Career coaches can be an amazingly helpful resource — for those who need them. They're not a one-size-fits-all solution to your employment woes, and the same is true of the expensive, intensive programs that offer "high end" coaching that's oftentimes best suited for executives and professionals.

This post will explore both the pros and cons of career coaching as well as what you should know before hiring a coach.

What exactly is career coaching?

Career coaching is a type of guidance and advice service. A coach helps you uncover and clarify your goals, and guides you in making career decisions to help you achieve those goals. Career coaches often work with individuals, although some do offer group workshops or classes that explore certain aspects of career management.

I'm sure that most of us can think of a time where we've needed such help — whether it's the difficulty we felt in deciding on a college major, picking a job after graduation, exploring different fields or even leaving our current jobs to do something else. This post is not a how-to guide, but I would encourage those seeking career guidance to try to take advantage of as many resource sources as possible. The more avenues you have to pick from, the better.

Reasons Why You Need A Career Coach

Here are some common reasons you might want to use a career coach:

  1. You are facing the decision to stay with your employer or move on.
  2. You may be so unhappy in your job that you're ready to quit, but you just aren't sure if this is the right time. A coach can help you sort through all of your options and guide you into making the best choice for yourself. You do not have such guidance within your company.
  3. Perhaps you don't feel that there is anyone within your organization who knows who you are and what makes you thrive.
  4. A career coach can offer business advice based on your goals and work styles, rather than on the policies of your company or industry alone.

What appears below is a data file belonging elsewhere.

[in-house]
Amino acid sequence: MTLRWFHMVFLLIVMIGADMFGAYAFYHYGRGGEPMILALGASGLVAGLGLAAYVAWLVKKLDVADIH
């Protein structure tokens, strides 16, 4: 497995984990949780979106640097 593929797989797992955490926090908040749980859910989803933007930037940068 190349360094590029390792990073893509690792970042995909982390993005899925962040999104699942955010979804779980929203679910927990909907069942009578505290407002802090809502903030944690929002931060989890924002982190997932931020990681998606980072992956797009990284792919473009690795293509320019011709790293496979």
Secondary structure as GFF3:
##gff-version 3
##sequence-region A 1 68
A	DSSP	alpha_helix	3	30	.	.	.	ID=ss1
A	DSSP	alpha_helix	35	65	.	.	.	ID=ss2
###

5. You are an entrepreneur. If you're starting your own business, you may have specific concerns that are outside of the realm of your current employer. For example, you may want to talk through marketing strategies or begin to build a personal brand.
It's important to note that the definition of "career coach" is very broad. But if you search on Indeed or Google for "career coach," you'll notice that the results are dominated by expensive executive coaches who work with clients who are out of work or unhappy in their current roles (see above). If you're an entrepreneur who needs guidance on how to grow your business, try looking for career coaches who focus on entrepreneurs and small business owners.

Career coaches aren't for everyone.

The most common career coaching clients tend to be job seekers with little business experience looking to advance in their careers; however, there is no shortage of corporate and organizational leaders who also hire career coaches in order to make strategic, long-term changes in their personal and professional lives.

One possible solution: Coach your coaches. Though you may want a career coach — especially if you know what you want — finding a coach who understands your strengths and interests is challenging. And then there's the issue of setting boundaries: Who makes the final decision about when it's time to call it quits? This can quickly become a toxic relationship if not handled properly, which can result in personal and professional setbacks.

Does a career coach work for me or for my company?

It's important to note that a coach does not work for your company. If you're an employee, it's up to you decide which professional services provider will help propel your career forward by developing and managing your personal brand. You may want to consider joining a professional organization or network that offers benefits such as access to content and support from other members who might be facing similar issues.

But if you're not an employee, you may want to have your career coach work directly with your employer if they have career development programs that you can access. It will be up to your boss to decide whether or not they wish to hire a coach to work with their direct reports.

Should I talk to my company first?

It's important for all parties involved in the hiring process to have these conversations before the search begins. If you are already employed by a company, it is likely that they already have some structure in place for career management. If this is the case, then it's possible that they will be able to direct you toward specific services that are available for employees.